• Congestive heart failure is often defined as the inability of the heart to deliver a supply of oxygenated blood sufficient to meet the metabolic needs of peripheral tissues at normal filling pressures. Chronic congestive heart failure can result as a consequence of coronary artery disease, cardiomyopathy, myocarditis, aortic stenosis, hypertension, idiopathic asymmetrical septal hypertrophy, coarctation of the aorta, aortic regurgitation, mitral regurgitation, left-to-right shunts, hypertrophied muscle, pericardial tamponade, constrictive pericarditis, mitral stenosis, left atrial mzxoma, left atrial thrombus, cor triatriatum and numerous other conditions. Congestive heart failure is generally distinguished from other causes of inadequate oxygen delivery, such as circulatory collapse from hemorrhage or other causes of severe volume loss, congestion caused by fluid overload and high-output failure caused by increased peripheral demands which occurs in conditions such as thyrotoxicosis, arteriovenous fistula, Paget's disease and anemia. Therapy for congestive heart failure typically focuses on the treating the underlying etiology and the symptoms of fluid overload and heart failure. Chronic congestive heart failure that persists after correction of reversible causes is treated with diuretics (including thiazides such as chlorothiazide and hydrochlorothiazide, loop diuretics such as ethacrynic acid, furosemide, torsemide and bumetanide, potassium sparing agents such as spironolactone, triamterene and amiloride, and others such as metolazone and other quinazoline-sulfonamides), vasodilators (including nitroglycerin, isosorbide dinitrate, hydralazine, sodium nitroprusside, prostacyclin, captopril, enalapril, lisinopril, quinapril and losartan), positive inotropic agents (such as digitalis or digoxin), occasionally beta blockers, or combinations of these measures. [0004]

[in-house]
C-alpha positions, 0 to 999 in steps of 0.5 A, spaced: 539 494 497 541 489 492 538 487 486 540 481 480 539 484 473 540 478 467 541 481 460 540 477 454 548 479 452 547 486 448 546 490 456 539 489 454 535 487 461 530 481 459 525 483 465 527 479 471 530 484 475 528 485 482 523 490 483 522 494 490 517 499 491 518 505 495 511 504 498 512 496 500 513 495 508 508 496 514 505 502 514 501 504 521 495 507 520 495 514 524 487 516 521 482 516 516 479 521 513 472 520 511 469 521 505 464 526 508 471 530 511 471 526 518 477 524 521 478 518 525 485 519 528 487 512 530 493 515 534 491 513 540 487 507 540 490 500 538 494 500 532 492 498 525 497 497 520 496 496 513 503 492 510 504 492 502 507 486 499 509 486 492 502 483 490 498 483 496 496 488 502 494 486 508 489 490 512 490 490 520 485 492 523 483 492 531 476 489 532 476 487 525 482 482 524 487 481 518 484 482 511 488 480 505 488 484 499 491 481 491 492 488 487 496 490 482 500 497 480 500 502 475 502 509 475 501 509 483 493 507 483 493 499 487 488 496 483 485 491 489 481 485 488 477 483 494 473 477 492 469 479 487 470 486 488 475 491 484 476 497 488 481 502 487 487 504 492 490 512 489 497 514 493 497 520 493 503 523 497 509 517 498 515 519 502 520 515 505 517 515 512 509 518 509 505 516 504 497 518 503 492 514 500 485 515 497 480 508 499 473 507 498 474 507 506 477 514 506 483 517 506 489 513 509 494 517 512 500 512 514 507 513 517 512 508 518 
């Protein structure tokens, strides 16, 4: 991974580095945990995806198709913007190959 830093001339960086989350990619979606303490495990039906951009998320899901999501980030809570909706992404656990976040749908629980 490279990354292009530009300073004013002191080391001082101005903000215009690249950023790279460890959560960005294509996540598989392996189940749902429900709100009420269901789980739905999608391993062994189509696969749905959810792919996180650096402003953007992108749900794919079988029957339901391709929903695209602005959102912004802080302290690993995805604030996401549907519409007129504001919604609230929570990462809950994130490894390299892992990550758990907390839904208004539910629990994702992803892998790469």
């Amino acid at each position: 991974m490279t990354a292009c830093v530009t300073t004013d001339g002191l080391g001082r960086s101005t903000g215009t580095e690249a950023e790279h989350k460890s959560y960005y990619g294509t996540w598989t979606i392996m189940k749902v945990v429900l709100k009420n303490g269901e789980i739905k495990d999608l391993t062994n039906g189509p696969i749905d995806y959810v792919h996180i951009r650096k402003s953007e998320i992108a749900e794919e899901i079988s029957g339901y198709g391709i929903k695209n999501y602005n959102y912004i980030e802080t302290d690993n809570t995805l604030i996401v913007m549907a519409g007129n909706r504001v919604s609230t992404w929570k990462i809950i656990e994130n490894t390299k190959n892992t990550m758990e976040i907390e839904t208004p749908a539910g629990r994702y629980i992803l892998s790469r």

• Recent studies indicate that an increase in pro-inflammatory cytokines is seen in diverse cardiac diseases, including congestive heart failure, cardiomyopathy, and myocarditis. Hegewisch S, et al. [0005] Lancet 1990;2:294-295; Levine B, et al., N.Engl.J.Med. 1990;323 (4):236-241; Mann D L, et al., Chest 1994;105:897-904; and Givertz M M, et al., Lancet 1998;352:34-38 For example, the cytokine tumor necrosis factor-α (TNF) is synthesized by human cardiac myocytes, and the level of TNF expression correlates with the degree of cardiac dysfunction in patients. Torre-Amione G, et al., J.Am.Coll.Cardiol. 1996;27:1201-1206; Torre-Amione G, R D, et al. Circulation 1995;92:1487-1493; and Torre-Amione G, et al., Circulation 1996;93:704-711 In animals, synthesis of TNF by the heart is itself sufficient to cause cardiomyopathy and lethal cardiac failure. Bryant D, et al., Circ. 1998;97:175-183 and Kubota T, et al. J.Am.Coll.Cardiol. 1997;346A(Abstract) Furthermore, early human trials have demonstrated that antagonism of TNF improves cardiac failure in humans with NYHA Class III heart failure or idiopathic dilated cardiomyopathy. Deswal et al., Circulation 96: I-323 (1997); and Sliwa et al., Lancet 351: 1091-1093 (1998) However, the primary stimulus for cytokine secretion remains unknown.